Introduction by series curator Lina Matta. A Lebanese-American based in Dubai, Lina Matta is the Senior Channel Manager of the Middle East Broadcast Company (MBC) channels 2, 4, Max, and Variety. She has programmed this series for the JBFC since 2012.   

Mano Khalil. 2013. 107 m. NR. Switzerland, German/Kurdish with subtitles. Frame Film.

Thurs. Sept 10   8:00 PM

A World Not Ours

A World Not Ours


A World Not Ours is an intimate, bittersweet documentary portrait of three generations of exile in Ain el-Helweh, the largest Palestinian refugee camp in Lebanon. Set up in 1948 as a temporary haven, today it is home to more than 70,000 people living in limbo. Filmmaker Mahdi Fleifel, who grew up there and visits every year, presents this sensitive, passionate study of belonging and increasing desperation. A World Not Ours premiered at the Toronto Film Festival and has picked up awards at many international film festivals.

Introduction by series curator Lina Matta. A Lebanese-American based in Dubai, Lina Matta is the Senior Channel Manager of the Middle East Broadcast Company (MBC) channels 2, 4, Max, and Variety. She has programmed this series for the JBFC since 2012.   

Mahdi Fleifel. 2012. 93 m. Luxembourg/UK/Lebanon, Arabic/English.

Fri. Sept 11   5:00 PM

I Am Nojoom, Age 10 and Divorced

I Am Nojoom, Age 10 and Divorced


Inspired by the real life story of Nujood Ali, which made international headlines, this wrenching, inspiring film is about a 10-year-old Yemeni girl who was forced to marry a man three times her age—and after enduring a new life of rape and beatings, broke with tradition and took matters into her own hands. US premiere. Best Fiction Film, Dubai International Film Festival.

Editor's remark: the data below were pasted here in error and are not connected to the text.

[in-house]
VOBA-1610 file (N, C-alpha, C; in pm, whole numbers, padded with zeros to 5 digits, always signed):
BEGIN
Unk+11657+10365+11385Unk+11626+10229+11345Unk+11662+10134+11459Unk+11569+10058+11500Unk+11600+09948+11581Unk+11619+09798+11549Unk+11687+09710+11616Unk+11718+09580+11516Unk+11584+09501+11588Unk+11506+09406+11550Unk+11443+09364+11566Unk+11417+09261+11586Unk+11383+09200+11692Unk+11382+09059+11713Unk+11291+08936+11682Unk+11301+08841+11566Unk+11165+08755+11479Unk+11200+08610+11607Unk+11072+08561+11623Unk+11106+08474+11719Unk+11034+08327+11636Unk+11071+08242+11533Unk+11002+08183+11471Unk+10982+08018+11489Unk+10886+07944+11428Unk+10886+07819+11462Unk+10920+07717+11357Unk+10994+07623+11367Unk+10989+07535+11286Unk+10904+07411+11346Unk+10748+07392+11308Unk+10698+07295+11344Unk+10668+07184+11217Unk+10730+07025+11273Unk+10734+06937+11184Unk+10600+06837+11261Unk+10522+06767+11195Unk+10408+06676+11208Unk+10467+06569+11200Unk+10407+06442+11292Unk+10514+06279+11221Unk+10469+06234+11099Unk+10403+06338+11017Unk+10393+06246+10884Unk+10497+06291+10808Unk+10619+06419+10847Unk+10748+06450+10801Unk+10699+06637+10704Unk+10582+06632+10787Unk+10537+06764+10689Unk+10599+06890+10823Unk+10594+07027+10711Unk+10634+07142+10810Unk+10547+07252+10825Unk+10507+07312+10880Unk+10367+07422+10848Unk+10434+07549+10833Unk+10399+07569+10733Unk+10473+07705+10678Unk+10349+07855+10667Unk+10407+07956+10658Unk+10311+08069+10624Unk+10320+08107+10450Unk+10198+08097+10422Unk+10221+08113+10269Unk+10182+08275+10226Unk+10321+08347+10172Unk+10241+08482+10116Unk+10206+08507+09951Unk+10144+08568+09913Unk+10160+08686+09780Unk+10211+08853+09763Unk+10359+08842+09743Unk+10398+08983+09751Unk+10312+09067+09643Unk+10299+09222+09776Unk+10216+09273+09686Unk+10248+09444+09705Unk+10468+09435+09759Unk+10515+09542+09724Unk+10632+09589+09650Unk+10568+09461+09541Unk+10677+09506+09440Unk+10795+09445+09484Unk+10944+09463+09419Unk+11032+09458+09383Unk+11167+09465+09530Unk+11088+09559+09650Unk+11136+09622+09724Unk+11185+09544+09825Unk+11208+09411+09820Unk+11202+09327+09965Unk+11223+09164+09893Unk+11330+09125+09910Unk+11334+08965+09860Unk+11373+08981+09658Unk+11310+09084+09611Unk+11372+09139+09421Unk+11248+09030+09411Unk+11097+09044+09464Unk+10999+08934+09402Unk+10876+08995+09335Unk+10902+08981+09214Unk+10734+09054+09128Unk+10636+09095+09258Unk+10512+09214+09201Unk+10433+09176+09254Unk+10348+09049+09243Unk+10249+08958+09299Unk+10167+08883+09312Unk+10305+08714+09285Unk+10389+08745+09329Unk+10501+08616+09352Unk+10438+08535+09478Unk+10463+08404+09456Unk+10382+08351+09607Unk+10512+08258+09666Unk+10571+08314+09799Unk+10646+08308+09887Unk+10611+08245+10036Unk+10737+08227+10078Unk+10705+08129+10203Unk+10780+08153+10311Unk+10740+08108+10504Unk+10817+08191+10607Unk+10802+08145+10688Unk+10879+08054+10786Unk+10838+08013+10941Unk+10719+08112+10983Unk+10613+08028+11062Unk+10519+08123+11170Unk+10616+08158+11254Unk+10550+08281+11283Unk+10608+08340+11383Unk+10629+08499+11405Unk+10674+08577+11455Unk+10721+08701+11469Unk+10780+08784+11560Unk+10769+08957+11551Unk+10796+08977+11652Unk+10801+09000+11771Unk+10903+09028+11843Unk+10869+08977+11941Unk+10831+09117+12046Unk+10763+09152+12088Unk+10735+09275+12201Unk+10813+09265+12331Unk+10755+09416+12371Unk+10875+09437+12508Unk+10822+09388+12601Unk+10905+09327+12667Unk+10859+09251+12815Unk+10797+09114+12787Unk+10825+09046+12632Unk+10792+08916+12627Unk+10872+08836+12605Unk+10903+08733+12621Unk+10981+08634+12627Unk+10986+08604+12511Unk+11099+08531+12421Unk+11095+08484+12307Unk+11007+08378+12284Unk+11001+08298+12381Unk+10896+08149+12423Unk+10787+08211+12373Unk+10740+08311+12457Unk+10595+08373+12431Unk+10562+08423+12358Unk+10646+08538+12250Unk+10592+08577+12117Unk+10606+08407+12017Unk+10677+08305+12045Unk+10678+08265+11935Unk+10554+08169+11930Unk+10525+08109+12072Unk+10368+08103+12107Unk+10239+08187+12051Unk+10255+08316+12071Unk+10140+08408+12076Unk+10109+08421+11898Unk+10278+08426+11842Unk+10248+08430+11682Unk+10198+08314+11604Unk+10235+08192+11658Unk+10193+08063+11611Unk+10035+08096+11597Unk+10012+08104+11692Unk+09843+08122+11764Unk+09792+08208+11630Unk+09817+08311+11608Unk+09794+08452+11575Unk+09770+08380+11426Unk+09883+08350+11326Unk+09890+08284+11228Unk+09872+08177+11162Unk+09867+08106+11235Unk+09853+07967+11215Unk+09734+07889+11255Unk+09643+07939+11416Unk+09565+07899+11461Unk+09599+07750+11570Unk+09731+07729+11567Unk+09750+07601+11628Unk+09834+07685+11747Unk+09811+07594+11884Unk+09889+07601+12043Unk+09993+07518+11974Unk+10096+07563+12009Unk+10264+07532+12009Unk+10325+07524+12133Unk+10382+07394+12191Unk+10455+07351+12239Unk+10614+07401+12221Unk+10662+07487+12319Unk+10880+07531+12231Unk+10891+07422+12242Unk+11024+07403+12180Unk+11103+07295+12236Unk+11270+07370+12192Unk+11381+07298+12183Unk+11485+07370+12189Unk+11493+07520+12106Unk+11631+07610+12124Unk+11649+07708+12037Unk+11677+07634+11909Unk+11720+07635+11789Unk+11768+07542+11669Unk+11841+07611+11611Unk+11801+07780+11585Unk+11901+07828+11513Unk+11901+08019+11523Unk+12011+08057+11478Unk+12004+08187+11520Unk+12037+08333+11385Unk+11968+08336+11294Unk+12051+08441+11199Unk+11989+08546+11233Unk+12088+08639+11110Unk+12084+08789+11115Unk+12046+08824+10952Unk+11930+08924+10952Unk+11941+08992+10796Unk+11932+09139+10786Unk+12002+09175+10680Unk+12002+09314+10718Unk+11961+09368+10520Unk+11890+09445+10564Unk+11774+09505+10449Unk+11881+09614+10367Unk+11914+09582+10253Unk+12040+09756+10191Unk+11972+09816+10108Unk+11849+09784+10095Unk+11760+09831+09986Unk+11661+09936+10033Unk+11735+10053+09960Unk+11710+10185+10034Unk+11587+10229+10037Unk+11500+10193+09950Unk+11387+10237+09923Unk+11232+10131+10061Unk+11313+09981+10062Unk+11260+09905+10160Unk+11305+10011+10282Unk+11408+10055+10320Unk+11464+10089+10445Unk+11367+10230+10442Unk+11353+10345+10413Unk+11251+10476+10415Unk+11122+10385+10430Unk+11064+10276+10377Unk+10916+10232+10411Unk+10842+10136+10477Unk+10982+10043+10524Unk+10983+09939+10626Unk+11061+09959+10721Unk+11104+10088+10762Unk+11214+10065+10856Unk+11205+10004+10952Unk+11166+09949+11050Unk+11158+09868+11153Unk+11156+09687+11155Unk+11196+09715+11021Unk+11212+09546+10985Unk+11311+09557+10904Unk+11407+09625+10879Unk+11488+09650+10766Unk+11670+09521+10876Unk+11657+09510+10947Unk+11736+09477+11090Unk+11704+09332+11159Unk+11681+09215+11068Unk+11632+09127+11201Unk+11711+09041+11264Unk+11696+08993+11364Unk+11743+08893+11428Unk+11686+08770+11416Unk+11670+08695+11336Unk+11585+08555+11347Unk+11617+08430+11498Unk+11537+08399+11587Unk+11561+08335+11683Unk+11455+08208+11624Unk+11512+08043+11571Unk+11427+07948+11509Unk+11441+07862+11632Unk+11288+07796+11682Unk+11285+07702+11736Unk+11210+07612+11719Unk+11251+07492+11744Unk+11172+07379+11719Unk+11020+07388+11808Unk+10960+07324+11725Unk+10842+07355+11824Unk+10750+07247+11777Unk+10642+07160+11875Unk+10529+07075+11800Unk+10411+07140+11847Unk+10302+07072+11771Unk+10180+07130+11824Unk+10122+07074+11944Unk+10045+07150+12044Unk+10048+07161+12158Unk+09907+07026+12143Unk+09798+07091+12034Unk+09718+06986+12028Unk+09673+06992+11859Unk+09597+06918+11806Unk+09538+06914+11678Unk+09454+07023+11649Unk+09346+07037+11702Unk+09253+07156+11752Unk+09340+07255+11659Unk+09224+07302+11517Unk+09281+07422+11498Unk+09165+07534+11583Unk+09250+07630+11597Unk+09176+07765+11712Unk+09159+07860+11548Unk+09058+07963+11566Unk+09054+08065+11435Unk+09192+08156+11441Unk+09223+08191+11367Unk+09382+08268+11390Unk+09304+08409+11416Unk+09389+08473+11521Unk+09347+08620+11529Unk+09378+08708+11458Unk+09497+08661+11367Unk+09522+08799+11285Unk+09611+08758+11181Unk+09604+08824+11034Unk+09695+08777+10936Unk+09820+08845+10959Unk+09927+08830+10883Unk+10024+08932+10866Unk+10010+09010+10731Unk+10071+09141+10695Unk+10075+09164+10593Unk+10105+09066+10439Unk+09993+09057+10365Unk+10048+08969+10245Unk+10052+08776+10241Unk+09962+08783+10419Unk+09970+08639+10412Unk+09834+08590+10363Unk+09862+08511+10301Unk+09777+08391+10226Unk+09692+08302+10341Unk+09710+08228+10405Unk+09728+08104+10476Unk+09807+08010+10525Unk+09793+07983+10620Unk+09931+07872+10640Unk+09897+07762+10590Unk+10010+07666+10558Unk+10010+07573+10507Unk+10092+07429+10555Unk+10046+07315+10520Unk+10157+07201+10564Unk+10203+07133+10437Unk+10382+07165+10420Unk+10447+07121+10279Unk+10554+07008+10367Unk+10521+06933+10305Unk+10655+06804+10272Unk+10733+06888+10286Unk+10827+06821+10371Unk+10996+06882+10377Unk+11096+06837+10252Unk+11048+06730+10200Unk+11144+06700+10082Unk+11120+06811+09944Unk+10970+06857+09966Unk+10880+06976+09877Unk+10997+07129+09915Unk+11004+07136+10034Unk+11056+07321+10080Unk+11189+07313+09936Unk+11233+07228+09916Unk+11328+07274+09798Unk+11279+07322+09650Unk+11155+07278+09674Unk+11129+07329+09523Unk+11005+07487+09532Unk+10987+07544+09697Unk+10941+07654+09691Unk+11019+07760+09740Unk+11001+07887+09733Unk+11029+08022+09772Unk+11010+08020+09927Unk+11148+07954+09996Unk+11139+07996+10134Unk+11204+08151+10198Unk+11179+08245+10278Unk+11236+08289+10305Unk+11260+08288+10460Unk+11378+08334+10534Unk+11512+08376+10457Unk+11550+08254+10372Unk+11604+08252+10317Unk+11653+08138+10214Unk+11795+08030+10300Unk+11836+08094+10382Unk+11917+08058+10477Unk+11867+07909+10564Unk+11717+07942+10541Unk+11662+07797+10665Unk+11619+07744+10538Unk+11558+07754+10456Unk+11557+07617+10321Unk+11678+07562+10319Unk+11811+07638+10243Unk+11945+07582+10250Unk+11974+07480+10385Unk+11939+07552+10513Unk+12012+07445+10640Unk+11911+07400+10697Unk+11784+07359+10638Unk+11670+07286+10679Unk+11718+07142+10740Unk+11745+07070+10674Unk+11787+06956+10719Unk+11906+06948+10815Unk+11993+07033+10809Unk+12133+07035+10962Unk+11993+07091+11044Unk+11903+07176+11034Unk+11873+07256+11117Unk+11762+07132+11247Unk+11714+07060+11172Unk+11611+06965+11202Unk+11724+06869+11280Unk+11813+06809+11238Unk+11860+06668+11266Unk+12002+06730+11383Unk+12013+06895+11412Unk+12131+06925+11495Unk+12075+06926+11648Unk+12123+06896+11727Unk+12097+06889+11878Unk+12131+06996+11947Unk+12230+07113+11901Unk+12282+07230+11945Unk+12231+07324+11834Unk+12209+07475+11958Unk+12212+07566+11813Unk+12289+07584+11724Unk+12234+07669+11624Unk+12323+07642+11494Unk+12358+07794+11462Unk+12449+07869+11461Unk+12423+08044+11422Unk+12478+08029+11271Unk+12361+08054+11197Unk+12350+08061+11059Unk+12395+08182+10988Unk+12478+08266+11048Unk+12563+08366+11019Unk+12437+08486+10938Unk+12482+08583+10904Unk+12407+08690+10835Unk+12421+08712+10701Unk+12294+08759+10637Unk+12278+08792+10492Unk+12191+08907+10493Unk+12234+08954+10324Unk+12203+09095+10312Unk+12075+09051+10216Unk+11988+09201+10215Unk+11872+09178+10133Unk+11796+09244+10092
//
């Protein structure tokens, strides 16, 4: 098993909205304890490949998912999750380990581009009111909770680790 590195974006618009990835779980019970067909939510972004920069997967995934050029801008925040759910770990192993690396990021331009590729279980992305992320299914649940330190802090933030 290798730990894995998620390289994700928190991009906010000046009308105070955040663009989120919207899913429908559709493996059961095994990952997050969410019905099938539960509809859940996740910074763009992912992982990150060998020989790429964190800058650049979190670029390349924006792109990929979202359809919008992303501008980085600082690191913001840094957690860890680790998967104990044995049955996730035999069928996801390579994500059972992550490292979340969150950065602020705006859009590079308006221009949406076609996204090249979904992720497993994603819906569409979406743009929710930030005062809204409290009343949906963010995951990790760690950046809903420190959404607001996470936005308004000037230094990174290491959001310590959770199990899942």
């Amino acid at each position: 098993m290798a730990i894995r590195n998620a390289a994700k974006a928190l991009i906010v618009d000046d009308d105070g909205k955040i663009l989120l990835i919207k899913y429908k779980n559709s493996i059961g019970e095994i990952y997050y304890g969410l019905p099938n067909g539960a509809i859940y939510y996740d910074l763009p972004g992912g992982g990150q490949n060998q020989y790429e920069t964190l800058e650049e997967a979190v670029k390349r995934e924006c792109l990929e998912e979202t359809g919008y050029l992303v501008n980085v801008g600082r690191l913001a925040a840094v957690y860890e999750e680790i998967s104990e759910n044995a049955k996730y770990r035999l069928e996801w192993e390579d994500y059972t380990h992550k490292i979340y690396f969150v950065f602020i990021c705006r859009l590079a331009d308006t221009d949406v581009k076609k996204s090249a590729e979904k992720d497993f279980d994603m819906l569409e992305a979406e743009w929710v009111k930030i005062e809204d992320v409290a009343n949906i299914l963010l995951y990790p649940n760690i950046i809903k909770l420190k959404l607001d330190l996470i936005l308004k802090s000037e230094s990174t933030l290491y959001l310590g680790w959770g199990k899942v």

Q&A filmmaker Khadija al-Salami with series curator Lina Matta. A child bride in her native Yemen, al-Salami escaped that abusive marriage. At 16, she received a scholarship to finish secondary school in the United States and went on to earn a master’s degree at American University. As well as making documentaries, al-Salami is Press and Cultural Attaché and Director of the Yemeni Information Centre at the Embassy of Yemen in Paris.

Khadija Al-Salami. 2014. 96 m. NR. France/UAE/Yemen, Arabic with subtitles. WIDE Management.

Fri. Sept 11   8:00 PM

Tickets: $7 (members), $12 (nonmembers)
From A to B

From A to B


Just days before the birth of his first child—and much to his wife’s dismay—Omar persuades two estranged high school buddies to accompany him on a road trip from Abu Dhabi to Beirut in memory of another friend. Their journey is filled with laughs as well as breakdowns, wrong turns, shady mechanics, and a camel or two. An enjoyable blockbuster inspired by American road movies.

Introduction by series curator Lina Matta. A Lebanese-American based in Dubai, Lina Matta is the Senior Channel Manager of the Middle East Broadcast Company (MBC) channels 2, 4, Max, and Variety. She has programmed this series for the JBFC since 2012.